US Forces Korea Aircrews Forced to Go Off Peninsula for Live-Fire Qualification

U.S. forces in South Korea have not conducted theater-level exercises on the Korean Peninsula for about two years now, and pilots must leave the country for live-fire training, but the head of U.S. Forces Korea said Sept. 10 his readiness remains high despite the challenges.

The U.S. military suspended bilateral exercises with South Korea following the June 2018 summit between President Donald J. Trump and North Korean leader Kim Jong-Un. Since then, USFK has kept its bilateral, strategic-level training focused on table-top events, with local units flying and conducting smaller level training. This has forced commanders to get creative in these training events to try to maintain readiness and interoperability with South Korea, USFK boss Army Gen. Robert B. Abrams said during a Center for Strategic and International Studies webinar.

“Everybody wants to talk about our theater-level exercises, so they become sort of hot topics in the press,” Abrams said. “I reassure everyone, our theater-level command post training is as rigorous, if not much more rigorous, than it’s been in the history of the alliance. And that’s fundamentally because we’ve brought our training scenarios into the 21st century. It’s dynamic, it’s never the same. There’s gray zone challenges, there’s a lot of emphasis on different domains that we’ve got to be prepared to operate in.”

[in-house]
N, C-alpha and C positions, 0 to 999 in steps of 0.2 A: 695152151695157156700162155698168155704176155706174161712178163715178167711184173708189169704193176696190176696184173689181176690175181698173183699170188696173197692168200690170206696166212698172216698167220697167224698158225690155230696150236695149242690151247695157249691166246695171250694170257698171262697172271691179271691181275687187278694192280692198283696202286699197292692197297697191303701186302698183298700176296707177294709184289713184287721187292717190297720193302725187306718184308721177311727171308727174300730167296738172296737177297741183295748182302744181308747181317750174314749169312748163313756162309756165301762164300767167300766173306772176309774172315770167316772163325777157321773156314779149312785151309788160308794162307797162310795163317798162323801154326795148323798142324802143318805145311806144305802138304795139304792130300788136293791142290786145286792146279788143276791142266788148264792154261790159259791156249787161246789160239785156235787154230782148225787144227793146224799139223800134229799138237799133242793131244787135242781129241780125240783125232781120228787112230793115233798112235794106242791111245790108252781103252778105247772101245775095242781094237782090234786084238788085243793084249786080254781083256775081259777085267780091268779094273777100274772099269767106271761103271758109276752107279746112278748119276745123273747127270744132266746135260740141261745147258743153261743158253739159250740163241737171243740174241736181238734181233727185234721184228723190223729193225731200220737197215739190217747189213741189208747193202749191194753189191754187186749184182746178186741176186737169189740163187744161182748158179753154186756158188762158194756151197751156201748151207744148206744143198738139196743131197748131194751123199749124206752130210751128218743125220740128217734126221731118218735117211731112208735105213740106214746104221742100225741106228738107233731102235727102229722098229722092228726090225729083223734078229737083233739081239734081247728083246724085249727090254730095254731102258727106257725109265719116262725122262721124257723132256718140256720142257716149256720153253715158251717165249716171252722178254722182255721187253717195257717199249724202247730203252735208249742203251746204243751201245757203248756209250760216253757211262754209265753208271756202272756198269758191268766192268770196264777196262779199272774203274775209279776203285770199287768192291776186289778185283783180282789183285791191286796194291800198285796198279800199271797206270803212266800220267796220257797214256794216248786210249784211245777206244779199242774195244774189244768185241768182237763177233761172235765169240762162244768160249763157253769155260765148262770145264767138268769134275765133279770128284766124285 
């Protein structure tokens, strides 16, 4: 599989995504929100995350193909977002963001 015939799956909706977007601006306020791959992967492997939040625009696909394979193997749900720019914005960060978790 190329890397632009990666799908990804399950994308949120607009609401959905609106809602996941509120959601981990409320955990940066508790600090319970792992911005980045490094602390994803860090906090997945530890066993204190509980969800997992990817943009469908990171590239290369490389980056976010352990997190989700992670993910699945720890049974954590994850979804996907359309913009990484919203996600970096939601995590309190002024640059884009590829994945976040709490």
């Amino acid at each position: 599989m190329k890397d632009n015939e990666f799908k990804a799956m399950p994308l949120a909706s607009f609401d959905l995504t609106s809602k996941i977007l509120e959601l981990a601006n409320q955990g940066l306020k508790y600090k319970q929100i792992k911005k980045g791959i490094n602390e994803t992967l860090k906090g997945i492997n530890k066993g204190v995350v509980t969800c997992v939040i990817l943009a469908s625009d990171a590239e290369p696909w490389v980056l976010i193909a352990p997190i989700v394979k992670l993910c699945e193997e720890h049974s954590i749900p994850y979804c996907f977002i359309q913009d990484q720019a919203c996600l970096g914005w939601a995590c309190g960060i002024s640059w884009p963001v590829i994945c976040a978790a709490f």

The extended stoppage of these exercises comes as the COVID-19 pandemic has broadly impacted military operations abroad, with many nations slowing or pausing their exercises. USFK hasn’t paused all of its training, even though the pandemic impacted the command early, Abrams said.

However, aircrews have faced the biggest challenge to readiness. There’s been a trend “for many years” of a limited access to ranges and open air space, which means pilots can’t get the live-fire training they need near their home bases, he said.

“We’ve got some challenges, and there are complaints that come from the Korean people,” regarding “noise and other things associated with ground-based training,” Adams said. “The bottom line is that forces stationed here, [in order] to maintain a high level of readiness, have to have reliable, [and there needs to be] accessible training areas, specifically for company-level live fire, which is the gold standard for warfighting readiness. With aviation, we’re not there right now, and as a result, we’re actually having to send air crews, both 7th Air Force and helicopter crews in the Second Division, off the Pen to maintain their live-fire qualifications.”

USFK is trying to address this with the Korean Ministry of National Defense, “and I’m hopeful that we’re going to be able to find some solutions. But in general, our readiness levels are pretty doggone good.”